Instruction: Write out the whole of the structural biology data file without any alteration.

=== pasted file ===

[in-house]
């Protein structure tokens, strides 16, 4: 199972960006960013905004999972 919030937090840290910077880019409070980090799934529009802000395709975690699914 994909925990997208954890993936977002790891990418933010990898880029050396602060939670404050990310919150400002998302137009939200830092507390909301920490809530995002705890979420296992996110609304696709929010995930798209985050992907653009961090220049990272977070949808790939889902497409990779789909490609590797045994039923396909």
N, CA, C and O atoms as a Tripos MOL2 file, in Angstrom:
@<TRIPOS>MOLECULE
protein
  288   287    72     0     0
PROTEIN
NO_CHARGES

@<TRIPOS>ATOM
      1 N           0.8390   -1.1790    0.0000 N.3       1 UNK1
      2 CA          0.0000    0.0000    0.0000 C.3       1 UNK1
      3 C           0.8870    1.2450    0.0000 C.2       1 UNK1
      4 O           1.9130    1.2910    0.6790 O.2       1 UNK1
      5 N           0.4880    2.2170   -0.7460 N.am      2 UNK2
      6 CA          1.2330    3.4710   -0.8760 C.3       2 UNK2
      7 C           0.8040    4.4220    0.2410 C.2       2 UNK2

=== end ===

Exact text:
[in-house]
């Protein structure tokens, strides 16, 4: 199972960006960013905004999972 919030937090840290910077880019409070980090799934529009802000395709975690699914 994909925990997208954890993936977002790891990418933010990898880029050396602060939670404050990310919150400002998302137009939200830092507390909301920490809530995002705890979420296992996110609304696709929010995930798209985050992907653009961090220049990272977070949808790939889902497409990779789909490609590797045994039923396909």
N, CA, C and O atoms as a Tripos MOL2 file, in Angstrom:
@<TRIPOS>MOLECULE
protein
  288   287    72     0     0
PROTEIN
NO_CHARGES

@<TRIPOS>ATOM
      1 N           0.8390   -1.1790    0.0000 N.3       1 UNK1
      2 CA          0.0000    0.0000    0.0000 C.3       1 UNK1
      3 C           0.8870    1.2450    0.0000 C.2       1 UNK1
      4 O           1.9130    1.2910    0.6790 O.2       1 UNK1
      5 N           0.4880    2.2170   -0.7460 N.am      2 UNK2
      6 CA          1.2330    3.4710   -0.8760 C.3       2 UNK2
      7 C           0.8040    4.4220    0.2410 C.2       2 UNK2